Not only that, Schmeling handed an American based friend an envelope which contained $5,000 dollars in cash with the instruction that the money had to be given in cash to Joe’s widow for maintenance. Under no circumstance was any part of the money to go to the US Government!

This would be a good story if the Max Schmeling tale ended right there — but it doesn’t.

Schmeling wrote an autobiography in which he told of his problems in Nazi Germany and in which he revealed that he was glad Joe Louis beat him in 1938. He said that had he won, Hitler would have given him a medal and he would have been held up as some kind of Aryan superman, which he was not. He was just a boxer, an athlete, not a politician and certainly no Nazi or believer in the Nazi policies.

He accepted that he was used by the party at times, and indeed allowed himself to be used if the need at times demanded it — in his opinion.

He said that had he won , and had he been feted by the Third Reich after 1938 he could have been seen as a collaborator and a war criminal and that this had always bothered him.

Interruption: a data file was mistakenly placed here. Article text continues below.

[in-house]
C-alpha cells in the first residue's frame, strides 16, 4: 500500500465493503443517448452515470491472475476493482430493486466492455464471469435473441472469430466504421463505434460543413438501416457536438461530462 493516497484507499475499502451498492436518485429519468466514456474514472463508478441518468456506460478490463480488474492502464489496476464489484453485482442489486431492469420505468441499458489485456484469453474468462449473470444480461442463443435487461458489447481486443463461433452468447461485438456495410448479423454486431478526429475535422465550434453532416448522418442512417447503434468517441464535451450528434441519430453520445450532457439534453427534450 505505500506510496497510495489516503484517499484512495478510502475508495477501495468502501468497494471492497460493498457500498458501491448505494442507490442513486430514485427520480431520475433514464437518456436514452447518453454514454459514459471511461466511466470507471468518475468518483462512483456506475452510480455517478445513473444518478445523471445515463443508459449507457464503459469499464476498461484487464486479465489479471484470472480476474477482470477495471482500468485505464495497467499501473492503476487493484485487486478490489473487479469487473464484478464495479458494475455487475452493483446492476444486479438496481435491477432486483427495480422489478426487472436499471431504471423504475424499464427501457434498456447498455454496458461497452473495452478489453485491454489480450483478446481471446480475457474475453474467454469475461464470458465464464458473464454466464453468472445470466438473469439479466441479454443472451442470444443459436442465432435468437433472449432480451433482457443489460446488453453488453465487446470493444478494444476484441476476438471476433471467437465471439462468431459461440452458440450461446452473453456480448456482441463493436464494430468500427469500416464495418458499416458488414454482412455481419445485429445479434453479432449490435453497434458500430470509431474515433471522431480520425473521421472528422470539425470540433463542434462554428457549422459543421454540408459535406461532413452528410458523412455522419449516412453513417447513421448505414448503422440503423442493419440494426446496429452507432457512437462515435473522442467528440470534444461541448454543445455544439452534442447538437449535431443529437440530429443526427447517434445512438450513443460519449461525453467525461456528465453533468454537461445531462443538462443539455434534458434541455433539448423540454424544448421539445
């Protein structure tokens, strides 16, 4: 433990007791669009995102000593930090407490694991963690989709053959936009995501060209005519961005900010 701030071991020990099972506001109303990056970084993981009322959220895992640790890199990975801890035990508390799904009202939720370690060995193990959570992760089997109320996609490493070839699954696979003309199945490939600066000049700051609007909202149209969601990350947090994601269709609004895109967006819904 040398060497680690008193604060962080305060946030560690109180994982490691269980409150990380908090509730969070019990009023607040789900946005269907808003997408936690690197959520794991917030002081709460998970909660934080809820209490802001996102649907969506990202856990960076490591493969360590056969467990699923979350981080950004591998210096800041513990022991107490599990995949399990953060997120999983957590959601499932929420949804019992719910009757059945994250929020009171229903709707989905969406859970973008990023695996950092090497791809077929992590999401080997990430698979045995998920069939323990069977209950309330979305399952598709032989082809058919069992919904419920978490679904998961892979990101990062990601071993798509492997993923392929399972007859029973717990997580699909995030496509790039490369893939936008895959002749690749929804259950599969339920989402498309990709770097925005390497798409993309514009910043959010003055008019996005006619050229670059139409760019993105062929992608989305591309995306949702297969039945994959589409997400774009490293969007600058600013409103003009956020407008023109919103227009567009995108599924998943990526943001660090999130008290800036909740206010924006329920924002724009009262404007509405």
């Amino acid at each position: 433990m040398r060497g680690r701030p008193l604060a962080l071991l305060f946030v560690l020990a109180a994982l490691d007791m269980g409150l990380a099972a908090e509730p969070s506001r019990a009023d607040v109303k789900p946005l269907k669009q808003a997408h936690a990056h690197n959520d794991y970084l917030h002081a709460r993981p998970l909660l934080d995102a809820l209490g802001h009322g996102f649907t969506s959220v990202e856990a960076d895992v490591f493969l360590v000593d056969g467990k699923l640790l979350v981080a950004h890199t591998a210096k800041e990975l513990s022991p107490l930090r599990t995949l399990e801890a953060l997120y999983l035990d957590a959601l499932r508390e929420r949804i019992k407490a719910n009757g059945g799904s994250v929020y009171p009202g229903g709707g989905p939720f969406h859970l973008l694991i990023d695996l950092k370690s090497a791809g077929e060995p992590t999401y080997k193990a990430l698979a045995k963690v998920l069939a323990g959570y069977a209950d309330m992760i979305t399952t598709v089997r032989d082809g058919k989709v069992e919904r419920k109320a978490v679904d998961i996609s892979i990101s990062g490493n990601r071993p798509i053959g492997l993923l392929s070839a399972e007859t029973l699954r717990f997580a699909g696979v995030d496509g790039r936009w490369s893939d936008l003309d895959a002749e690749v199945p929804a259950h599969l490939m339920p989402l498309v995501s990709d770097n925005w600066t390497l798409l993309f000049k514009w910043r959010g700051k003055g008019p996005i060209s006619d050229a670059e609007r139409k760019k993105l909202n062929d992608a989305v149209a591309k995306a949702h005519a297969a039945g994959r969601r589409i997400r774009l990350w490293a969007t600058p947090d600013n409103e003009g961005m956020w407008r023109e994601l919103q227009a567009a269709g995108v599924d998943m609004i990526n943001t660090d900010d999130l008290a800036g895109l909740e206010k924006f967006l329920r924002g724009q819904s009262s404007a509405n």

In the intervening years I have seen many articles which continue to portray Schmeling as a “Die Hard Nazi” an “Ardent Nazi” and as “Hitler’s Showhorse”. None make reference to his kindness to Joe Louis or the findings of the British Military investigations into the actions of Schmeling before and after the war — which investigations concluded that he was not even a member of the party and had distanced himself from the regime on numerous occasions.

However, we often hear of someone coming forward after many years to reveal the truth of a man or woman’s actions in the days of the Third Reich and the dreadful pogroms it initiated. Often as not, what is revealed is unsavoury and the lengths someone will go to distort or hide an unpalatable truth.